• Consider various published toxicological benchmark screening values for marine sediments
    • Based upon empirical relationships between sediment concentrations and observed toxicity bioassay results or observed benthic community impacts
    • Used to identify potential impacts to coastal resources and habitats potentially affected by hazardous waste sites
    • Statistical Analysis
  • 29. Data Analysis
    • Threshold Effects Level – TEL - chemical concentration that when ingested by an organism, above which some effect (or response) will be produced and below which it will not
    • Effects Range Low – ERL - concentration of a contaminant above which harmful or adverse effects may be expected to occur
    • Effects Range Median – ERM - concentration of a contaminant above which harmful effects always or almost always occur.
    NOAA SQuiRT Levels for Cu TEL 18.7 µg/ dry g ERL 34 µg/ dry g ERM 270 µg/ dry g
  • 30.  
  • 31. Charleston Boatyard
    • Wando River
    • Lowest levels overall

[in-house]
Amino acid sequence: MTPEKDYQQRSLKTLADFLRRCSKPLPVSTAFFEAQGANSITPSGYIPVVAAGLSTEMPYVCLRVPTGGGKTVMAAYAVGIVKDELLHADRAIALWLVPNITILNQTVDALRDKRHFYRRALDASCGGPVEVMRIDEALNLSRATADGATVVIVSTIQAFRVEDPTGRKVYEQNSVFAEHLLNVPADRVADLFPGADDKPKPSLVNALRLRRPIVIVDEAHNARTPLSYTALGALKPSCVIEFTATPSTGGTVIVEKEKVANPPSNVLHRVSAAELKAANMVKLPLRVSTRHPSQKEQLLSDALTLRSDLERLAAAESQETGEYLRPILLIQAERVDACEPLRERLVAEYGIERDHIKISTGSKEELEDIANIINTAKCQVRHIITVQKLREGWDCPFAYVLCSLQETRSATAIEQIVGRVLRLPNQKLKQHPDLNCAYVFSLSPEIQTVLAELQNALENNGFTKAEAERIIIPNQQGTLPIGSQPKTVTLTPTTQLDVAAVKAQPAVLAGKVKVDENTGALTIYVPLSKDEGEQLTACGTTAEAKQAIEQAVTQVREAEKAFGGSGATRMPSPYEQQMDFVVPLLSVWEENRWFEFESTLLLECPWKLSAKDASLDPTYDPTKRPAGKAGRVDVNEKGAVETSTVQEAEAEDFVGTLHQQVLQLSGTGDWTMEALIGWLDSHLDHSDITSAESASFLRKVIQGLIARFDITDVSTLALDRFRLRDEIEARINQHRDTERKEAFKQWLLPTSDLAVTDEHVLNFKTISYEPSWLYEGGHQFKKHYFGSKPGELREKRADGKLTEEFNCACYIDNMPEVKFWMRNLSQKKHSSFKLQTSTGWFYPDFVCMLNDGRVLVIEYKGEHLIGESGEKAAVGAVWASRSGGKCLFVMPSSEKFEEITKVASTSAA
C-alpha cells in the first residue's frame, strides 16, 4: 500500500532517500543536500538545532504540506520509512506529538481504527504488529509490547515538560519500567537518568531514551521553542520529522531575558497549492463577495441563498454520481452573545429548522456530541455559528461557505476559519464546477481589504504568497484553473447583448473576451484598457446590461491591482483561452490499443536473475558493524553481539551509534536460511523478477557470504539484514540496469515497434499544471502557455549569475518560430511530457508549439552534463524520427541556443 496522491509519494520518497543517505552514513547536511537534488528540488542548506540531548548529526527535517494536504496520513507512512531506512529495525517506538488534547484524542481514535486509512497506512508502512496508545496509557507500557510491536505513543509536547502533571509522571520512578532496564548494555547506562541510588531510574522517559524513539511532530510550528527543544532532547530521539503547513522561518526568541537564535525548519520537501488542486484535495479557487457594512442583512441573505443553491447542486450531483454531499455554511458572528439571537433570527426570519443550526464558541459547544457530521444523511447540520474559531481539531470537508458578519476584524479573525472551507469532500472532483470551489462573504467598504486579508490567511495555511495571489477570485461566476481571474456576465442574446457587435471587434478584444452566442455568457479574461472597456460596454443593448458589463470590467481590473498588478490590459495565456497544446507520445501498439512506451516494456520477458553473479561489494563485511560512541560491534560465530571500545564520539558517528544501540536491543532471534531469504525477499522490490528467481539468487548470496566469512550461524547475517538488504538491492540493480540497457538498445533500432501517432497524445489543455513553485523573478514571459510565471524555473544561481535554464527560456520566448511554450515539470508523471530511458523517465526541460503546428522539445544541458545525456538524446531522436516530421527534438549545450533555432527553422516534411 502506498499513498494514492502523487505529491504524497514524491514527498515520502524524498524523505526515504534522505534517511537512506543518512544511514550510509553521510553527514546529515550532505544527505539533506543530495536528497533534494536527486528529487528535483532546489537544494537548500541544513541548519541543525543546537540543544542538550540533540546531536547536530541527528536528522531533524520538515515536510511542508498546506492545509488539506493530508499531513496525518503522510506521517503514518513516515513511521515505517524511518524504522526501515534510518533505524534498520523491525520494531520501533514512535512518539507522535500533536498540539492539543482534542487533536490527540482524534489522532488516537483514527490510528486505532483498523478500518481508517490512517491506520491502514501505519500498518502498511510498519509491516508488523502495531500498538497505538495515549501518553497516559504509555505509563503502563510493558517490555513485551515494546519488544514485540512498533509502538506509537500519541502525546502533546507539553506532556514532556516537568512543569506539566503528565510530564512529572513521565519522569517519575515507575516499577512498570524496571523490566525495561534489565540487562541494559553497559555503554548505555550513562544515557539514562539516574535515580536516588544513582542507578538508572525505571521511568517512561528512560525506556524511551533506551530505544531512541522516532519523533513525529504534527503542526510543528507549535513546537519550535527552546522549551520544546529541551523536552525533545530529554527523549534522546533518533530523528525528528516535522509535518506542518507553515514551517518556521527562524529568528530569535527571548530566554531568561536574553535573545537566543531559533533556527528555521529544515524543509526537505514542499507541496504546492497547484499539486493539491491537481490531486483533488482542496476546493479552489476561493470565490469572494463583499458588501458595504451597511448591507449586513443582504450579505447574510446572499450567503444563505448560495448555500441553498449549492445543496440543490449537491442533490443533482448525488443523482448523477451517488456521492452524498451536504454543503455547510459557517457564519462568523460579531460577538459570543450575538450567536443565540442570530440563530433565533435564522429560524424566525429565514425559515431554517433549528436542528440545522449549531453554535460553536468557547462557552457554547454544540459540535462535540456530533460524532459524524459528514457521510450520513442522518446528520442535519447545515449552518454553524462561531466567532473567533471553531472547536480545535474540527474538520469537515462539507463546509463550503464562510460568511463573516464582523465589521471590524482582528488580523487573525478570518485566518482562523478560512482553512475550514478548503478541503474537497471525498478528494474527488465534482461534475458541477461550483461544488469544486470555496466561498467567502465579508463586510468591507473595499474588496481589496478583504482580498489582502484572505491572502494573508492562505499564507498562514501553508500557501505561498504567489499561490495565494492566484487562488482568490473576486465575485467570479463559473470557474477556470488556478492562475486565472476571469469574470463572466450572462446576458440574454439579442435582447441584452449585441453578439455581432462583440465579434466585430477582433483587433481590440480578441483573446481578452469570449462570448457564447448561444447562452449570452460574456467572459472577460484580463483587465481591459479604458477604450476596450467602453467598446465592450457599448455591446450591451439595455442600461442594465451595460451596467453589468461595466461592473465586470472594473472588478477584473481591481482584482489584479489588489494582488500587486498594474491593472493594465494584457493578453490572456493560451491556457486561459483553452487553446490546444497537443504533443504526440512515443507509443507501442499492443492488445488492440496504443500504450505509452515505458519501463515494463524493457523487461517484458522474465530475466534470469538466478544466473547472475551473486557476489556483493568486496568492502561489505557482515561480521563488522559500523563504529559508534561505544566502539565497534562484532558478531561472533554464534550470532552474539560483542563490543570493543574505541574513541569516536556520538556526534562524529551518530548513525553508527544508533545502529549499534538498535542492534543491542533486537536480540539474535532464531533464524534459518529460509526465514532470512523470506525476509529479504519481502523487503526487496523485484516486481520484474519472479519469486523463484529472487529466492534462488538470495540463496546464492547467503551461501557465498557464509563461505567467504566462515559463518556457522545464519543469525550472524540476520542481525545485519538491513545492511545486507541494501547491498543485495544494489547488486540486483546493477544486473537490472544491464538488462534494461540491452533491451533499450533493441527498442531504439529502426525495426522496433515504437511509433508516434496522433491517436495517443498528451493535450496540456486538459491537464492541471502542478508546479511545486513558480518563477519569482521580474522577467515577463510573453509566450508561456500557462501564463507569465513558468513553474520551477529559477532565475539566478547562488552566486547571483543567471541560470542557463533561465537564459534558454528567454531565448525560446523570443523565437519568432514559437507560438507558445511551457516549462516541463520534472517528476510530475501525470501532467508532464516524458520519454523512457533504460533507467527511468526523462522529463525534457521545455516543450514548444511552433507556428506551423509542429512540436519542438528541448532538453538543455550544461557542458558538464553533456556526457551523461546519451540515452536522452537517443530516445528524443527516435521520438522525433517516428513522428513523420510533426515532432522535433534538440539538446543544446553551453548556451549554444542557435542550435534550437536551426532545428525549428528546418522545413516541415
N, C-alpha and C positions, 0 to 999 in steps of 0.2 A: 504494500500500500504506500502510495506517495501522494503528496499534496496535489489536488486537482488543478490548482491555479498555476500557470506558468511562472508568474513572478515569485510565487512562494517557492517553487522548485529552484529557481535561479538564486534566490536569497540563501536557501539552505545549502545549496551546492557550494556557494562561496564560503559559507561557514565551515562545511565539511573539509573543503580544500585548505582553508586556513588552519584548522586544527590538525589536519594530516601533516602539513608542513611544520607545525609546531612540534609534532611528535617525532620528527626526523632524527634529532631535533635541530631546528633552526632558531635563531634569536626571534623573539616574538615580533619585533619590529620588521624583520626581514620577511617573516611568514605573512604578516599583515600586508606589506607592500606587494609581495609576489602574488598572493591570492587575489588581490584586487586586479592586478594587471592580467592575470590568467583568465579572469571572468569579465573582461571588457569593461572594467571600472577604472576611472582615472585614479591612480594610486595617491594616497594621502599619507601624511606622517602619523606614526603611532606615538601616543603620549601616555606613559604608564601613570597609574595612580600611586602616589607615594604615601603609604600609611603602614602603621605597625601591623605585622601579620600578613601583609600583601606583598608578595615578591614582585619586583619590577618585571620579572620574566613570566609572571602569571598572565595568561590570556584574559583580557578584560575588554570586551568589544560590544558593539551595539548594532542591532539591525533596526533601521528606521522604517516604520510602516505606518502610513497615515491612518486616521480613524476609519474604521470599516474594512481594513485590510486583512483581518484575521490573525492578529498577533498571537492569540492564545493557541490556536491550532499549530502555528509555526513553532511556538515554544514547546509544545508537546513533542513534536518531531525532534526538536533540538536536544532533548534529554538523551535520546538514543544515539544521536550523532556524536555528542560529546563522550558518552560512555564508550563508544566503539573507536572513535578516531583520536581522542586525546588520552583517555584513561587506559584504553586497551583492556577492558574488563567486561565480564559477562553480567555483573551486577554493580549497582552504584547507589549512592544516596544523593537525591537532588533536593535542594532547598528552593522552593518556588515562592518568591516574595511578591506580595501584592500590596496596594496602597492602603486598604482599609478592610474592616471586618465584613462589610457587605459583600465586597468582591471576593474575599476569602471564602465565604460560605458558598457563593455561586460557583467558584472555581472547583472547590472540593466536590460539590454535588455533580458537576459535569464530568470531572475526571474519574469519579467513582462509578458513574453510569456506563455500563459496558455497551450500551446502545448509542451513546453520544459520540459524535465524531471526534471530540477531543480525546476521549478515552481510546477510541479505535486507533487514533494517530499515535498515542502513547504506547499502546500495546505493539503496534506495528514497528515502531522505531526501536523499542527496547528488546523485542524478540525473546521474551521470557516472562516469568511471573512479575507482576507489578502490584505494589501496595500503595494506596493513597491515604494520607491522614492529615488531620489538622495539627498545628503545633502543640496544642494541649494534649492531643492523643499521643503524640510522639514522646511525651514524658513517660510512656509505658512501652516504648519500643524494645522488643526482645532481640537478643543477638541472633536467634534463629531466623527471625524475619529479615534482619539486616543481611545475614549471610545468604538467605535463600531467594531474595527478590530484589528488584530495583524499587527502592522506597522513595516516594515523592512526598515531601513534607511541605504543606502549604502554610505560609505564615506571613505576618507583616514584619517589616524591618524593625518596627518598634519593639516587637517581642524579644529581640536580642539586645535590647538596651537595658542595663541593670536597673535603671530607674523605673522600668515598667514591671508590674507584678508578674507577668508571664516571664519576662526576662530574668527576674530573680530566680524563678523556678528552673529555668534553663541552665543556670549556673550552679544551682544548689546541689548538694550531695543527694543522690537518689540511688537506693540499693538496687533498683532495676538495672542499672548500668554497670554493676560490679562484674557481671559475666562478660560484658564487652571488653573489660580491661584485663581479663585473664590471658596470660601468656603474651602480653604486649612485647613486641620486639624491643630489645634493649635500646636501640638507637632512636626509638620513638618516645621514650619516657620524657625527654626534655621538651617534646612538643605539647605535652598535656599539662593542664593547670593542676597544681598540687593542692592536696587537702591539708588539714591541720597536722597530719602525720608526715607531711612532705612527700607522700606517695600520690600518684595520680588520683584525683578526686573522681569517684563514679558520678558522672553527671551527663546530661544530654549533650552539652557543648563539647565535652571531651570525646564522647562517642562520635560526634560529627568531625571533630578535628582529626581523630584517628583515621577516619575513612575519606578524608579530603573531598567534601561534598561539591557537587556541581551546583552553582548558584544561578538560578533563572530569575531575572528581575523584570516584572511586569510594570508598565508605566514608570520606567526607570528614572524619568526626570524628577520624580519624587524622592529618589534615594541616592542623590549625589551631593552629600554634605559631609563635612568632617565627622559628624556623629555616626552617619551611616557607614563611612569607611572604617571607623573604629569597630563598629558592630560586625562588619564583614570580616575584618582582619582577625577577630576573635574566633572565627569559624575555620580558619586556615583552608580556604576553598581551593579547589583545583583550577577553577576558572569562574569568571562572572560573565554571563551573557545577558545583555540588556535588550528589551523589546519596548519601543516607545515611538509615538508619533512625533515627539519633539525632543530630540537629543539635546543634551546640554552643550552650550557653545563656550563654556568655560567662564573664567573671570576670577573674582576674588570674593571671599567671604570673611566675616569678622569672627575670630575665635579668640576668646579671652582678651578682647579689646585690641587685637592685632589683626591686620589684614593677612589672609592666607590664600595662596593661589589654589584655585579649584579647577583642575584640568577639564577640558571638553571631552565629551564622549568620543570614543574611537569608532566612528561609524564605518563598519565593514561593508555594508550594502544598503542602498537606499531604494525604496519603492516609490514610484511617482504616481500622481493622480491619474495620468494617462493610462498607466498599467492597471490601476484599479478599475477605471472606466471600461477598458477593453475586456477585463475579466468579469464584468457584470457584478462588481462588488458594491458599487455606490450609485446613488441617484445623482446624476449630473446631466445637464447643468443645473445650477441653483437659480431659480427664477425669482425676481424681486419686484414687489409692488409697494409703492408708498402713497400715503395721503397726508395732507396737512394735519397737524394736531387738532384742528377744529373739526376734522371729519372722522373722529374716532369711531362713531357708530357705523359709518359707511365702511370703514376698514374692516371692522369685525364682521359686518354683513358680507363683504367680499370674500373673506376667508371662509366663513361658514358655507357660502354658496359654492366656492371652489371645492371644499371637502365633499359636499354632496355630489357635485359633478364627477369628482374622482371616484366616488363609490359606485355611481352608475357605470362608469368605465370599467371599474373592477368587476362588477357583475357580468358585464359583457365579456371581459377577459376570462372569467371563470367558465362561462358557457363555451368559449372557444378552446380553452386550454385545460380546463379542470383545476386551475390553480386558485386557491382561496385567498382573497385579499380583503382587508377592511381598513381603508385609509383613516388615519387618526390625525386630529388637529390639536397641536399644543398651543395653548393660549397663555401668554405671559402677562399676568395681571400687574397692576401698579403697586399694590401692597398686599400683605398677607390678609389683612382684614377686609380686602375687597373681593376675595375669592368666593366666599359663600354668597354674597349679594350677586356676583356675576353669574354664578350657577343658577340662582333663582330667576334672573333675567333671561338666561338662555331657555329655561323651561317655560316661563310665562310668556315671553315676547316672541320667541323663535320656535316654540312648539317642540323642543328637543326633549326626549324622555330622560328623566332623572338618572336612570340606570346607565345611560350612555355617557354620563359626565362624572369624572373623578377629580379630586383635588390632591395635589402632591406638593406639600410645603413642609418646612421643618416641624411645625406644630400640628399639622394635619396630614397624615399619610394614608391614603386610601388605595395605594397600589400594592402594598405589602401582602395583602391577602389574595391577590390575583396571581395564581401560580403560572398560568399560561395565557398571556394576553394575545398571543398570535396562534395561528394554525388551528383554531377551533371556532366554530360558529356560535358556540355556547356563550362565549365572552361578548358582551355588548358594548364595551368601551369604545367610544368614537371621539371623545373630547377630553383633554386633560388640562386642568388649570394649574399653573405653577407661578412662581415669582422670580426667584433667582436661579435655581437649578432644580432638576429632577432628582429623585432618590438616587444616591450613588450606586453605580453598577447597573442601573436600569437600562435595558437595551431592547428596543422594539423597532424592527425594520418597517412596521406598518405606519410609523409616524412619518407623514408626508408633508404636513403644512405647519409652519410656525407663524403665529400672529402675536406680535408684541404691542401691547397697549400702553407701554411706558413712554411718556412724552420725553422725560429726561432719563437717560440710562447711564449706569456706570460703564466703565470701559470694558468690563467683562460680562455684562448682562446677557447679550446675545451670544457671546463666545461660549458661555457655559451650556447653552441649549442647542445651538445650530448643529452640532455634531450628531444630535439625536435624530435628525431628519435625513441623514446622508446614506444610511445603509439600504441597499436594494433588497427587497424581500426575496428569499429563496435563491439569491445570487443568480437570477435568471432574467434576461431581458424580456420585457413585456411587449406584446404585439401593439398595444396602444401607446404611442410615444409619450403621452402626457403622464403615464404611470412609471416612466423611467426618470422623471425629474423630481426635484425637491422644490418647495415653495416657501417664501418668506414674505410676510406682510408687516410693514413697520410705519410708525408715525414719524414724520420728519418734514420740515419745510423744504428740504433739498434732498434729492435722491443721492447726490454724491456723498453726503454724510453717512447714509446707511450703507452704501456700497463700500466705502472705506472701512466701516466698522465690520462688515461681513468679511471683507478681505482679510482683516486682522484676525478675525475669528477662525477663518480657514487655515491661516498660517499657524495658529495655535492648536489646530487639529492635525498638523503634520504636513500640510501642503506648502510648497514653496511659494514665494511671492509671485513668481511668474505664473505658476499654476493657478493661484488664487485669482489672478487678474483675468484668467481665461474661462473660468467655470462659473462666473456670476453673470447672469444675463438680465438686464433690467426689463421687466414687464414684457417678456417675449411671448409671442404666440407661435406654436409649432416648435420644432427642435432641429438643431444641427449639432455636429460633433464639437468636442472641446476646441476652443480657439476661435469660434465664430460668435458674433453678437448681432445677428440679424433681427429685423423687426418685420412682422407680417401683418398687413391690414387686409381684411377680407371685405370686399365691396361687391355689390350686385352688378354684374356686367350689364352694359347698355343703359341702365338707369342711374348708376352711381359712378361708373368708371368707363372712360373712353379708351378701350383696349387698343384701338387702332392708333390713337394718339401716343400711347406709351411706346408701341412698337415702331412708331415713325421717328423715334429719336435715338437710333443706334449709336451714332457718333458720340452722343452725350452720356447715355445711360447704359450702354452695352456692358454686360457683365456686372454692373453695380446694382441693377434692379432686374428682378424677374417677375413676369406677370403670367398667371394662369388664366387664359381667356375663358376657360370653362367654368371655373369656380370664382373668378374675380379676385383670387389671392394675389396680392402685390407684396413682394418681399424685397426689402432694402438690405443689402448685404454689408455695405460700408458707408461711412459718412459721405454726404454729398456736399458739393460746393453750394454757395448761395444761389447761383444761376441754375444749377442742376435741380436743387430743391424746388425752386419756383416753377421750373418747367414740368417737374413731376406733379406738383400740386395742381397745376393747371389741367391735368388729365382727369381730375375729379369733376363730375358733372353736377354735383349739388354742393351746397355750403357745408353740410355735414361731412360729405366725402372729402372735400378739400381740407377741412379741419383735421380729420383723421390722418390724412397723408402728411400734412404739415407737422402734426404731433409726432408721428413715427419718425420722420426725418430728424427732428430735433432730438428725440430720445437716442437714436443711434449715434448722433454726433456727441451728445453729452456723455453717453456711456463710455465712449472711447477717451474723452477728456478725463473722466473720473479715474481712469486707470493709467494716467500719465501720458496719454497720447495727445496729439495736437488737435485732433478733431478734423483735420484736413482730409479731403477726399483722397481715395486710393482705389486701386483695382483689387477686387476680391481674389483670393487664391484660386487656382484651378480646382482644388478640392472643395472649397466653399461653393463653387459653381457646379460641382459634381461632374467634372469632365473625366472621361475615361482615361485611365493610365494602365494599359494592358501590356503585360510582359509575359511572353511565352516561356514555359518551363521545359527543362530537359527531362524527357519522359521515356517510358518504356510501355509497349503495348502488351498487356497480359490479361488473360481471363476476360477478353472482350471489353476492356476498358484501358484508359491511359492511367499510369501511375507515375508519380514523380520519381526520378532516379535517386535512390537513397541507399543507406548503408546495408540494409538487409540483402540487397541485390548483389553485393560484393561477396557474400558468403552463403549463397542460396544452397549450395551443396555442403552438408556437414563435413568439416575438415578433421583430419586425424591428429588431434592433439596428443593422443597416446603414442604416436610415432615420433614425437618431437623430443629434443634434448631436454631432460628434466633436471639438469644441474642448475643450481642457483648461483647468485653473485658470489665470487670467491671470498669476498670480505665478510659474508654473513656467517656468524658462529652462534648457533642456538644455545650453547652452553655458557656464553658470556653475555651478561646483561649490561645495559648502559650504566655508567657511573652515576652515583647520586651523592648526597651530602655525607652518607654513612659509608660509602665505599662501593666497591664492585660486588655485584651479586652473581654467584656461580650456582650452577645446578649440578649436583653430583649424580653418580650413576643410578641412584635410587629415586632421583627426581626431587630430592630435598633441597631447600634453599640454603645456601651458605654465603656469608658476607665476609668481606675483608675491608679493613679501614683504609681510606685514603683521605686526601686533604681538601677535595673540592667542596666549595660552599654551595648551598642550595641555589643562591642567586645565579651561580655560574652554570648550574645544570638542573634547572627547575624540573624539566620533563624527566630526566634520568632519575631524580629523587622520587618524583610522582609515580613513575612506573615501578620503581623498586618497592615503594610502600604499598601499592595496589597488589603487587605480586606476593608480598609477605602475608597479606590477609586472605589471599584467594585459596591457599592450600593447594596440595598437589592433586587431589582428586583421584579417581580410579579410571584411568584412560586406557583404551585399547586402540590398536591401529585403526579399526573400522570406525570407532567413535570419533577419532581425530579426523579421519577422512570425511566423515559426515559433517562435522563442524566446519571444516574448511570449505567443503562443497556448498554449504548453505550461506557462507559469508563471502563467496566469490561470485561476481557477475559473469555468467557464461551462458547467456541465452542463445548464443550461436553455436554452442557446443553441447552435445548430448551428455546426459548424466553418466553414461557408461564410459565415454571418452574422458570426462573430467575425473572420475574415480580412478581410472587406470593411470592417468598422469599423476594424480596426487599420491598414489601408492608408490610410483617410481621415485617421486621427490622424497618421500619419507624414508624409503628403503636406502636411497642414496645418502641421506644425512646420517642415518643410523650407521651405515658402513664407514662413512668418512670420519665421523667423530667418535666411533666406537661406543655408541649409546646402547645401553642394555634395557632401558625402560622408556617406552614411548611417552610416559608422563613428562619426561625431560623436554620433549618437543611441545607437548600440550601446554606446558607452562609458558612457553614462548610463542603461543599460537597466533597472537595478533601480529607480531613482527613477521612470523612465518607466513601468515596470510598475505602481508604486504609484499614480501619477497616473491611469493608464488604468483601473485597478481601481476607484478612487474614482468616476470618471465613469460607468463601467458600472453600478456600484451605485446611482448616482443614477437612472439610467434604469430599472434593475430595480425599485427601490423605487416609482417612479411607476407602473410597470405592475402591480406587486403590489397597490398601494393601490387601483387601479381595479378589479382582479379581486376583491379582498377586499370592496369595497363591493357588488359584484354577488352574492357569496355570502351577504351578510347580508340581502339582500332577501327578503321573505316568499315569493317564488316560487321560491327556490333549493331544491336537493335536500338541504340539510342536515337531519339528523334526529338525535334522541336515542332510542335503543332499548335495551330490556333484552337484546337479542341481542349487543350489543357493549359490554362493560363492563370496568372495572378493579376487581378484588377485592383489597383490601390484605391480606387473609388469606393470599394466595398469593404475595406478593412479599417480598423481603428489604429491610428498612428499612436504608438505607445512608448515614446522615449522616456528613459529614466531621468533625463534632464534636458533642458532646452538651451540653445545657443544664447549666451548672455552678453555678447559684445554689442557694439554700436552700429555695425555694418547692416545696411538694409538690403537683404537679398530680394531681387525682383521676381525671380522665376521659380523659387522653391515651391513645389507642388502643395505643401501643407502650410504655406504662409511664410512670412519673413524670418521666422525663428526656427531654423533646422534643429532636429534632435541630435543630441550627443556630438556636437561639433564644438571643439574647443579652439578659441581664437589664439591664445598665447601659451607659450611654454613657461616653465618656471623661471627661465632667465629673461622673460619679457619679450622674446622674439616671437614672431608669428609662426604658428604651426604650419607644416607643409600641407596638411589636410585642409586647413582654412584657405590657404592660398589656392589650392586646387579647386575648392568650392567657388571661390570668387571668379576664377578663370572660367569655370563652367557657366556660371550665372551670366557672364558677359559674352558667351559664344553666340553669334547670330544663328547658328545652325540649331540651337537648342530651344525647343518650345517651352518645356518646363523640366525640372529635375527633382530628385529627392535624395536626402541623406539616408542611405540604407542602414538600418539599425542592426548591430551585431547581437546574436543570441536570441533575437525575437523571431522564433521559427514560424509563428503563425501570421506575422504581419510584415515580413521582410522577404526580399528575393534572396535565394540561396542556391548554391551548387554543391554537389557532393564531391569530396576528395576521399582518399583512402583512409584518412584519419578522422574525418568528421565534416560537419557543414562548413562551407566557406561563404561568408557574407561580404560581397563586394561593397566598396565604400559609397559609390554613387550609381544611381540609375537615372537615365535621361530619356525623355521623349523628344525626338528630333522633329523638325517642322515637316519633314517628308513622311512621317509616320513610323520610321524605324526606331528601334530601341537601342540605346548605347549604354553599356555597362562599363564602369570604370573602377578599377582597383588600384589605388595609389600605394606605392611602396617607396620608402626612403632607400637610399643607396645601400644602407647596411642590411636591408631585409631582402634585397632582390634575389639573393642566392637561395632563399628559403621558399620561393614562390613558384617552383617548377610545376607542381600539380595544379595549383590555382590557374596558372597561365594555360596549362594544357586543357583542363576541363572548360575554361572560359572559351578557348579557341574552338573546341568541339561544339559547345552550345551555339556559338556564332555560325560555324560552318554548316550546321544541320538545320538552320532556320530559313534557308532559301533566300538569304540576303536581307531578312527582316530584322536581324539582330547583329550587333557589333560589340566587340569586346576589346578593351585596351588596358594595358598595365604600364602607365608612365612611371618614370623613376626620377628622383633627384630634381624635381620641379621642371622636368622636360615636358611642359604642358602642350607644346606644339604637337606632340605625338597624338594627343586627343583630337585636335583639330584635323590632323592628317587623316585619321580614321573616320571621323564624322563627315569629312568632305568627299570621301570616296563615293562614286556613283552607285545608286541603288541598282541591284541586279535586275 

• Moderate to low levels of Cu contamination
    • Three samples exceeded the TEL
    • Average concentration higher in close proximity
    • By visual inspection, most obvious pattern
  • 32. Charleston Boatyard This figure shows the approximate sample locations and Cu concentration in µg / dry g
  • 33. Coded Data for City Boatyard Sample ID CONC. ( µg/g ) NOAA SQuiRT Levels for Cu   CB-01-BP-1 15 <Threshold 0 - 18.6 µg/g CB-02-BP-2 3 TEL 18.7 µg/g CB-03-BP-3 23 ERL 34 µg/g CB-04-LS-1 5 ERM 270 µg/g CB-05-LS-2 6 CB-06-LS-3 45 Average Cu. Conc by Category   CB-07-US-1 28 BP / LS US DS CB-08-US-2 18 15 28 3 CB-09-US-3 4 3 18 3 CB-10-US-4 4 23 4 2 CB-11-US-5 3 5 4 3 CB-12-US-6 9 6 3 3 CB-13-DS-1 3 45 9 3 CB-14-DS-2 3 16.2 11.0 2.8 CB-15-DS-3 2 Exceedences 2 1 0 3 CB-16-DS-4 3 CB-17-DS-5 3 CB-18-DS-6 3
  • 34. Average Concentration by Category
    • Average Cu concentrations were 16.17 for Proximity, 2.83 for Downstream, and 11.0 for Upstream
  • 35. Charleston City Marina
    • Ashley River
    • Moderate levels of Cu overall
    • Six total samples exceeded the TEL.
    • 50 percent of the Proximity samples exceeded the TEL.
  • 36. This figure shows the approximate sample locations and Cu concentration in µg / dry g
  • 37. Sample ID CONC. ( µg/g ) NOAA SQuiRT Levels for Cu   CM-01-BP-1 28 <Threshold 0 - 18.6 µg/g CM-02-BP-2 67 TEL 18.7 µg/g CM-03-BP-3 17 ERL 34 µg/g CM-04-LS-1 19 ERM 270 µg/g CM-05-LS-2 7 CM-06-LS-3 3 Average Cu. by Category   CM-07-US-1 29 BP / LS US DS CM-08-US-2 12 28 29 11 CM-09-US-3 12 67 12 20 CM-10-US-4 14 17 12 9 CM-11-US-5 27 19 14 3 CM-12-US-6 3 7 27 3 CM-13-DS-1 11 3 3 12 CM-14-DS-2 20 23.5 16.2 9.7 CM-15-DS-3 9 3 2 1 CM-16-DS-4 3 CM-17-DS-5 3 CM-18-DS-6 12